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Suspects Face New Controls In Bail Act

By KHRISNA RUSSELL

Tribune Chief Reporter

krussell@tribunemedia.net

THE Minnis administration is seeking to make changes to the Bail Act by introducing a bail management system that ensures accountability while eliminating loopholes that allow impropriety.

The changes will also make it more difficult for repeat offenders to receive bail.

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Marvin Dames, Minister of National Security.

While debating the amendment to the Bail Act in the House of Assembly, National Security Minister Marvin Dames said while crime continues to trend downwards, the public remains enraged by malicious acts of violence.

He suggested many crimes are committed by repeat offenders, but the bail management system would ensure offenders do not create further crimes along with serving as protection for victims.

Further, the new system will bring accountability to and credibility to issues surrounding sureties.

Over the last five years there have been on average per year some 664 people being granted bail by the respective courts. Within the five-year period the highest numbers were in 2018 when around 939 people were granted bail and in 2017 when some 809 were granted bail.

“The new system will also ensure that people are present at court at the appointed time,” Mr Dames said. “It will eliminate the burden on the police and tax payers to track and monitor defendants daily. It also protects those defendants’ rights to remain innocent while awaiting trial.

“At the same time, it balances the rights with a victim’s rights to have their day in court, to be heard and to be protected. It will be mandatory for individuals affected by this act with existing reporting requirements as a condition of bail to register with the bail management system.”

The amendment to the Bail Act was tabled in 2019 and will also enable magistrates to grant bail in certain matters and to provide rules to regulate bail application procedures.

A 2016 amendment to the Bail Act, which was passed under the former Christie administration, restricted the ability of judges to grant bail in offences involving intentional libel, assault, stealing and other previously bailable offences. The amendment also did not return the power of magistrates to grant bail for the offences of drug possession with intent to supply, rape, housebreaking, attempted murder and threats of death.

However, unlike the 2016 bill, this new amendment will make provisions for magistrates to grant bail for drug possession with intent to supply and certain firearms matters.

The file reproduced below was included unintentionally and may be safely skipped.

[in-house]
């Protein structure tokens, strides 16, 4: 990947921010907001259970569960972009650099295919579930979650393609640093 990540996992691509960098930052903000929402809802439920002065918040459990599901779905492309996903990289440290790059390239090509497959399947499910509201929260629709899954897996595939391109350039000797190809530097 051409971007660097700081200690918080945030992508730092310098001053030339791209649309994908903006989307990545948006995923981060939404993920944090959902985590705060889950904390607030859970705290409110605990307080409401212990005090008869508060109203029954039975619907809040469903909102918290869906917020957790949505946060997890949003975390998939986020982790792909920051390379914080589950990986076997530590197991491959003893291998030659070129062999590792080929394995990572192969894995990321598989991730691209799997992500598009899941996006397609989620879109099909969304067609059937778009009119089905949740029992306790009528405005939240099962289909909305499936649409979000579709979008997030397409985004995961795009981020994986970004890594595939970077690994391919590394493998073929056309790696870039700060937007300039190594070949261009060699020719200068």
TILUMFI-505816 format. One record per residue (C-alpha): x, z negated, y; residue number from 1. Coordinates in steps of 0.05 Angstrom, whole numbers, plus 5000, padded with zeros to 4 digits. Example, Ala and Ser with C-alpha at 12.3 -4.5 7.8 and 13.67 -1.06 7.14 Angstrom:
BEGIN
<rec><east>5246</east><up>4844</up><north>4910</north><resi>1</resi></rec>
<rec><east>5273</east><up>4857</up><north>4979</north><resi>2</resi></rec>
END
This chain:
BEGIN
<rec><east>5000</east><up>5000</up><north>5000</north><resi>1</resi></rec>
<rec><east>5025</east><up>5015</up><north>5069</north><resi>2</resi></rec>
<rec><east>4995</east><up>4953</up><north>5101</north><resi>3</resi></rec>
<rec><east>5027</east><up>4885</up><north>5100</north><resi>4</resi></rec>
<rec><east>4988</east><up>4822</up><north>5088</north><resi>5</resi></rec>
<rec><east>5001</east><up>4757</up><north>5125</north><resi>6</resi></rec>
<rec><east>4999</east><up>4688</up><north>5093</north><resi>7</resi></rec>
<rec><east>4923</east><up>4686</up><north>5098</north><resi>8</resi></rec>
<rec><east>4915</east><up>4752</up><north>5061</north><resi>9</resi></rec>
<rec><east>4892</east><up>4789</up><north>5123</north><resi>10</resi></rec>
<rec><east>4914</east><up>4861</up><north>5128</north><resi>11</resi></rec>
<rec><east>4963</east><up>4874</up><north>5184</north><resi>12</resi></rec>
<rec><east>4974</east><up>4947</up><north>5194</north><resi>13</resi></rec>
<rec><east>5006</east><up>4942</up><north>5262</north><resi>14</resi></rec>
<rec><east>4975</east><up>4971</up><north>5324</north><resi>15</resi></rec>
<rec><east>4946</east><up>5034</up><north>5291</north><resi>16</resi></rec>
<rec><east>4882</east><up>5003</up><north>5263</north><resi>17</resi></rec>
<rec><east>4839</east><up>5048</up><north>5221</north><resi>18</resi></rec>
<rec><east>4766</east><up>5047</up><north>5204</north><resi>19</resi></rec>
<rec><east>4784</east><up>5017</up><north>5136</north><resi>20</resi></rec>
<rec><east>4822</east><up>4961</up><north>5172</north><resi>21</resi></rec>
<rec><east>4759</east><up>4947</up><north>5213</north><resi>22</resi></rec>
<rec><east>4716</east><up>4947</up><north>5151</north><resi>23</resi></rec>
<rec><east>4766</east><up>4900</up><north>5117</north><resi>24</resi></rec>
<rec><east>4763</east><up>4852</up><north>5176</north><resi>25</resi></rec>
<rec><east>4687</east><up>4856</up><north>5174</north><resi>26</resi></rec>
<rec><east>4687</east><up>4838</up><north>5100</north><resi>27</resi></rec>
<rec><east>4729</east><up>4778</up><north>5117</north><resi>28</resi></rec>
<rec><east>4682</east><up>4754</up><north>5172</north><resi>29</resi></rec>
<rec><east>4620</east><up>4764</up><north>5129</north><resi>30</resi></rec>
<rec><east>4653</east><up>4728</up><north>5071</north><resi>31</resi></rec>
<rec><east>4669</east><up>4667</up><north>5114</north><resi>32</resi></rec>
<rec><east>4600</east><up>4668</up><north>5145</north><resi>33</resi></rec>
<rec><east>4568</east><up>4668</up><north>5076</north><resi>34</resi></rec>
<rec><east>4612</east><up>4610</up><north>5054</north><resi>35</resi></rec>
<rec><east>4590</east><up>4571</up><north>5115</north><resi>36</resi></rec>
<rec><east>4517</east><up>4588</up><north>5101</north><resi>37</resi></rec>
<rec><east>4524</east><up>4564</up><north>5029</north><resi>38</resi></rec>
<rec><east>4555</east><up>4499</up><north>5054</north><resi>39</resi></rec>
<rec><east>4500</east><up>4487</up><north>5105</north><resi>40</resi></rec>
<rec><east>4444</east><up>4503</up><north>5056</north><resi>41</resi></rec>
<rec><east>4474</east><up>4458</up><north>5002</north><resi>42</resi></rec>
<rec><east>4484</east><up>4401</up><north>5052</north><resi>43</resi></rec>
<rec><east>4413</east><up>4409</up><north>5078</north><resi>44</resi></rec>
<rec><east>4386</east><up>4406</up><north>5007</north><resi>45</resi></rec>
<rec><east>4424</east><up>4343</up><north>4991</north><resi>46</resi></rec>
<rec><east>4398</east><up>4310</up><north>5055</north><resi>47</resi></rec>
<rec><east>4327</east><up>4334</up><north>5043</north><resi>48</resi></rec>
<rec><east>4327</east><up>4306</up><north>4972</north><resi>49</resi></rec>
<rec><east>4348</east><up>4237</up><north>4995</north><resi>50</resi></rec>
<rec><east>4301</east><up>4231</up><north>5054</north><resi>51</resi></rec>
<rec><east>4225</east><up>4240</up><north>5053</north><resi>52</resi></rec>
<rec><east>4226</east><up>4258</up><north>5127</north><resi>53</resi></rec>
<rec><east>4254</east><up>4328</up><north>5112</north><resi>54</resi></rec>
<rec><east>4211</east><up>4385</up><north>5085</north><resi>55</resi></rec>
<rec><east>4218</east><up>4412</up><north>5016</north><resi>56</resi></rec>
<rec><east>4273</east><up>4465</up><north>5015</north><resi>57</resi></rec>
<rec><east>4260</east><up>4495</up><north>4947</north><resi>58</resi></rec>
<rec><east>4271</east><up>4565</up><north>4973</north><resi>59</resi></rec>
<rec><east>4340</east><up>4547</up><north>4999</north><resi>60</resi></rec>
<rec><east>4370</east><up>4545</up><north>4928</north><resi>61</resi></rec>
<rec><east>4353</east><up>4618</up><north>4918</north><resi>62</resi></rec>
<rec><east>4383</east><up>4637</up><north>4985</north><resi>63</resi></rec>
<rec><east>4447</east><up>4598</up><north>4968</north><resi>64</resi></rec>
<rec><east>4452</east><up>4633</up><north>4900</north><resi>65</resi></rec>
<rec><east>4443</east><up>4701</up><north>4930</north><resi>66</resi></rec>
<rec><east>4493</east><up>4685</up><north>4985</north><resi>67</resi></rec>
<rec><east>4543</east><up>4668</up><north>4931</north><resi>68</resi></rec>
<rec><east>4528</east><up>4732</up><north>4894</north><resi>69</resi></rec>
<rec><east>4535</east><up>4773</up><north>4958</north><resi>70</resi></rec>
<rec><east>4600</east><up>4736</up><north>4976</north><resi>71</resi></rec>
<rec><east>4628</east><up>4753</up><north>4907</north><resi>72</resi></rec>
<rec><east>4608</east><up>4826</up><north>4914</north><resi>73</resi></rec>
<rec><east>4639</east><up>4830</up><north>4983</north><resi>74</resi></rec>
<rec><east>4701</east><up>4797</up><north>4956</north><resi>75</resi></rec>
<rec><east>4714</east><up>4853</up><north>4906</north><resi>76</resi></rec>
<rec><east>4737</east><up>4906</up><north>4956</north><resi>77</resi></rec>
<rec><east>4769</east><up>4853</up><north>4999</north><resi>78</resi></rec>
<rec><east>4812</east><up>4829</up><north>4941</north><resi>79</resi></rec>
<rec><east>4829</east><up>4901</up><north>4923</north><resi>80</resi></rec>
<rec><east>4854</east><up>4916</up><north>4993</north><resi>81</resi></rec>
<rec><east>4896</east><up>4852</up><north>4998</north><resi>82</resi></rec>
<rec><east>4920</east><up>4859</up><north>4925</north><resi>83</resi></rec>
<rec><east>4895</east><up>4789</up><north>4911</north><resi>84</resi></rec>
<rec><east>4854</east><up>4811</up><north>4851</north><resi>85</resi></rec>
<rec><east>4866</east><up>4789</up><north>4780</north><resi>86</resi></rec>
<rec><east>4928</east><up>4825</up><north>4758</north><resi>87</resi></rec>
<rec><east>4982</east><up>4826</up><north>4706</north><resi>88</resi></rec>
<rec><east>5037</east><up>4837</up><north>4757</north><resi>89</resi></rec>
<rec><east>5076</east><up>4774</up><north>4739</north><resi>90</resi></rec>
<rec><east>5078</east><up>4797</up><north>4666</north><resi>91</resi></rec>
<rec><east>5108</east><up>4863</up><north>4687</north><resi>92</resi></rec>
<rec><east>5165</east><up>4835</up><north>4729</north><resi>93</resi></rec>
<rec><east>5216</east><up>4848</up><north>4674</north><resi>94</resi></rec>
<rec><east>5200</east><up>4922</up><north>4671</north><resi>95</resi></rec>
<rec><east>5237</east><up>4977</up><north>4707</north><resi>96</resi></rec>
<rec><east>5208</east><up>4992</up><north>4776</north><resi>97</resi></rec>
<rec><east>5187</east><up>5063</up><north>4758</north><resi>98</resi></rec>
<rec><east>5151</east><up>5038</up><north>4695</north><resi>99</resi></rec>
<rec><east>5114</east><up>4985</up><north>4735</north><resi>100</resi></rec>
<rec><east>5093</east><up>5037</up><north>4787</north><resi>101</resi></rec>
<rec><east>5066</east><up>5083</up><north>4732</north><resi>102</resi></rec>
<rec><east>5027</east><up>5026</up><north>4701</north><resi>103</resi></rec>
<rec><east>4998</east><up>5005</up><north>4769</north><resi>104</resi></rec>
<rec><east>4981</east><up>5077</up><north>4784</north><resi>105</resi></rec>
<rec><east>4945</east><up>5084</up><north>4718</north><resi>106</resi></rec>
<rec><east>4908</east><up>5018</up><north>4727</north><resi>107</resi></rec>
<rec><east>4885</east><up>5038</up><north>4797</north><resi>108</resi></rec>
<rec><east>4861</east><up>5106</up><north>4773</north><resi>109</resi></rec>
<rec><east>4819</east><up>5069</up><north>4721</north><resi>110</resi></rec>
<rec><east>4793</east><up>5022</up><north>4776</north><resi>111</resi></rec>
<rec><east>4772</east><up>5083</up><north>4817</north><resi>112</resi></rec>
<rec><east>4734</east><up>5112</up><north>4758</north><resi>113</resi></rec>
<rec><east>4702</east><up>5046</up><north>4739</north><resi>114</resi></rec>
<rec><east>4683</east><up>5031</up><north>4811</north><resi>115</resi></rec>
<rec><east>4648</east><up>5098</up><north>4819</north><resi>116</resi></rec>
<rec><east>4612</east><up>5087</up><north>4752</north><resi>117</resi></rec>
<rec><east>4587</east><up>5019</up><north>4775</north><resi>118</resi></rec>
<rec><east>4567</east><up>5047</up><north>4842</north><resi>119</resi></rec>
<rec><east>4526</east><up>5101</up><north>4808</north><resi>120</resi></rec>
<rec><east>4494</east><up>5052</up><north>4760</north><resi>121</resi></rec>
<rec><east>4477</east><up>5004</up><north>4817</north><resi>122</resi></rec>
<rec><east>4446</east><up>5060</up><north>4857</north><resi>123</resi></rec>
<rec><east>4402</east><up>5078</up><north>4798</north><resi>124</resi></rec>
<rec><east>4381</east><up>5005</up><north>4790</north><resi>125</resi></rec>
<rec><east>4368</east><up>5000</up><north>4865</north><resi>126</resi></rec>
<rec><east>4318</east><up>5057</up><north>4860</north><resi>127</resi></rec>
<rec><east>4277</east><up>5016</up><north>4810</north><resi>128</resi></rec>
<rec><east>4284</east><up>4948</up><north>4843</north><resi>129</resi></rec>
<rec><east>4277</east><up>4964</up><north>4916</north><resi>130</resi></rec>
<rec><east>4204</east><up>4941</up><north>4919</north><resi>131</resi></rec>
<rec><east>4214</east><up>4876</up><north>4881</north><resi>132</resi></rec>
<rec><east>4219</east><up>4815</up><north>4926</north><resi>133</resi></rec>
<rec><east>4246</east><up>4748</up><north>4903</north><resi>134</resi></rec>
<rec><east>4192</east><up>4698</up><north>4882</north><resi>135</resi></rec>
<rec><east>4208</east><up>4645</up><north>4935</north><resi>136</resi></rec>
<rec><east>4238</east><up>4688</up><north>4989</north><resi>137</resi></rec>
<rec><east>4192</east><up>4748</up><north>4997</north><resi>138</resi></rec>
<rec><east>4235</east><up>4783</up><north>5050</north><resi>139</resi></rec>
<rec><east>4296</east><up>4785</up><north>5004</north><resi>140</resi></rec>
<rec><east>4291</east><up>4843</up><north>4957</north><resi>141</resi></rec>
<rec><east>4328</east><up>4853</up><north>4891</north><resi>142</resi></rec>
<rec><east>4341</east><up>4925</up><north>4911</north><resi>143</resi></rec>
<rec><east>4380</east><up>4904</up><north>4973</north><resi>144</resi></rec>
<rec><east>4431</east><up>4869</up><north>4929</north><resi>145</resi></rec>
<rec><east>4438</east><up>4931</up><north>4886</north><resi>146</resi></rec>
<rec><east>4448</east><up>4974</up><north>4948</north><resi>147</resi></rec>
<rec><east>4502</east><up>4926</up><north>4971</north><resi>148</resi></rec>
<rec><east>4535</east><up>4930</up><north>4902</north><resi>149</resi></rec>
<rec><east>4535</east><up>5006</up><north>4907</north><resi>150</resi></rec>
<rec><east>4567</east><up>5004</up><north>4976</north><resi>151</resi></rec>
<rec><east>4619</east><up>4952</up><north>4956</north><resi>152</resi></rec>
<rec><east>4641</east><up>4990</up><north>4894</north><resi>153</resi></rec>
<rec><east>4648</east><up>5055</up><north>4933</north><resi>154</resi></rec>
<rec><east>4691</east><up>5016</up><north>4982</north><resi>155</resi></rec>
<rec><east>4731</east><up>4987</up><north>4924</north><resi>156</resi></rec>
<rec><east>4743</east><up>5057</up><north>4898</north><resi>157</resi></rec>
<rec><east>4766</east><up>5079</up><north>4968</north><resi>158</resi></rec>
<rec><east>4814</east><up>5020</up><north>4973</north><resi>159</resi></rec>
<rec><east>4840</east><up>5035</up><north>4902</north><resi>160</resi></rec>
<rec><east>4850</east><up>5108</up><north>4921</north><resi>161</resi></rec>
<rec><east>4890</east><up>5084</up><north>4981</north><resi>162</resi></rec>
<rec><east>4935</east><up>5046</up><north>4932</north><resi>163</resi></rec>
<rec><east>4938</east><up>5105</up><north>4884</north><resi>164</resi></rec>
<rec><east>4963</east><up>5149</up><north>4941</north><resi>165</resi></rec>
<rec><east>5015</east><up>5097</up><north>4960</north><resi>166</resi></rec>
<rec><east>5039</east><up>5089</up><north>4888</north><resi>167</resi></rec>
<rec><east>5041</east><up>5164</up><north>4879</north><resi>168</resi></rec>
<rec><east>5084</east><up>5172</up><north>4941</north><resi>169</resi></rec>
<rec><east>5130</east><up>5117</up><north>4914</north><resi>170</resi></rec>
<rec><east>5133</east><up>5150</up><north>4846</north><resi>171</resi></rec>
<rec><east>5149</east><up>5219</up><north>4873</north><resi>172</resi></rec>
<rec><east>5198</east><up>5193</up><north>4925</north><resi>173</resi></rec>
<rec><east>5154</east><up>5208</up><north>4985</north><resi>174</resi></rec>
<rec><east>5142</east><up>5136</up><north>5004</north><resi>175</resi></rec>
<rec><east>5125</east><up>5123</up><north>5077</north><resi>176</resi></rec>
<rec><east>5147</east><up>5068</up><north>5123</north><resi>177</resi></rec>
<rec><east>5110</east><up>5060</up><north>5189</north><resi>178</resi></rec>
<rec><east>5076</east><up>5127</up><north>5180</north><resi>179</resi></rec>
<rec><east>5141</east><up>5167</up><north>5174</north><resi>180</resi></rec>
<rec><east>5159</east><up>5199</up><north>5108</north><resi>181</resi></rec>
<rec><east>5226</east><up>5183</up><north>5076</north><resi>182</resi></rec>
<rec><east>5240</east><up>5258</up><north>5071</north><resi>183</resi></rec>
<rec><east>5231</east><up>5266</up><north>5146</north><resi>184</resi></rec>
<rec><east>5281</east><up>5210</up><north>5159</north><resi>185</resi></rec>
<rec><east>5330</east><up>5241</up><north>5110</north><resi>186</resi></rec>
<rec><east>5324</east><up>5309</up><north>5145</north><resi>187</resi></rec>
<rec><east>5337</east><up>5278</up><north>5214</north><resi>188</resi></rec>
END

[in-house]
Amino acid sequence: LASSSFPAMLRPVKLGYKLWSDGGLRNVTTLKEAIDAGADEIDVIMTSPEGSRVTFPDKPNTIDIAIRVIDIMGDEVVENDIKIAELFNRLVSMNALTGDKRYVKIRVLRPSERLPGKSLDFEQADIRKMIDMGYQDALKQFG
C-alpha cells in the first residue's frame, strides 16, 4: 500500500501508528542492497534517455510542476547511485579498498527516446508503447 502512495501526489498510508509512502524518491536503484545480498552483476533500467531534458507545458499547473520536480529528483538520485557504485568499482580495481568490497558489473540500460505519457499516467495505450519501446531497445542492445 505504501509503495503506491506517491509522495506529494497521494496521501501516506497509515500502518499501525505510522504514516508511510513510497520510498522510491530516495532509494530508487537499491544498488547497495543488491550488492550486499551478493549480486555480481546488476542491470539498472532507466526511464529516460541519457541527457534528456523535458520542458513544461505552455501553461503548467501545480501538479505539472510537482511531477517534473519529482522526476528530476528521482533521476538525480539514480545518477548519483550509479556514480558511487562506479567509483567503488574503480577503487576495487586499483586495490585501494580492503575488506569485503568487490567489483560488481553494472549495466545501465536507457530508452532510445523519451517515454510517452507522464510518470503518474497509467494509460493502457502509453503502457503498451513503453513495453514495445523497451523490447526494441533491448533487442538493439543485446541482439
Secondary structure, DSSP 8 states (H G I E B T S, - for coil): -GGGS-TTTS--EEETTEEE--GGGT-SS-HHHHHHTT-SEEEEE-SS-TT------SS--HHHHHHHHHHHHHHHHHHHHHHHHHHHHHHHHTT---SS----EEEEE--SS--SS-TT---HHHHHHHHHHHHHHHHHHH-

Mr Dames said yesterday: “The genesis of the (2016) amendment stemmed from the belief at that time that this court (Magistrate’s) was being too lenient on persons charged with serious offences and allowing prolific offenders out on bail to engage in nefarious activities. Included in the amendments was the restriction on a magistrate to grant bail to persons convicted of certain specified offences.

“It should be noted that a person not tried in three years was considered reasonable not to be granted bail. The thinking at the time was to be sufficiently restricted so that the courts would have much more to consider prior to granting bail.

“However, this unforeseeable action resulted in an increase in the number of persons being remanded to the Department of Correctional Services and having to apply for a bond in the Supreme Court.

“The current advancement in the judicial sector underscores the need for the law to be reviewed and revised and remove the bottleneck effect which impeded the pipeline of the sector.”

There also will be increased powers for the Magistrate’s Court system.

“The new amendment seeks to increase the jurisdiction of the Magisterial Court to grant bail in relation to offences listed in part (d) of the first schedule. The Magisterial Court will have the ability to grant bail for possession of prohibited weapons and ammunition as listed in Section 30 of Chapter 213 of the Firearms Act.

“For many years the topic of bail remained a sore issue, especially among magistrates. Our administration has confidence in the Magisterial Court as they are trained professionals who have witnessed the reformation of the judicial sector.

“This move has also been supported by the highest court in the country.

“Our administration now believes that with the new bail management system and the complementary restoration of the magisterial powers, then the judicial system will significantly improve and become more efficient.

“The two coupled together will save precious time as matters presented at the summary level can be dealt with by a talented pool of individuals, many of whom go on to serve as Supreme “Court and Appellate Court judges.”

Regarding sureties, Mr Dames said this is a critical component of the sector as these people take on a legal obligation to ensure accused persons while on bail adhere to law.

“There have been issues regarding sureties’ credibility and ability to be honest when assisting a person requesting and/or on bail. Therefore, it was important to address this area in the new bail management system.

“If the changes were to be significant the noted clause would amend the principle act to require a surety to utilise the bail management system for the purpose of making his or her statutory declaration.”

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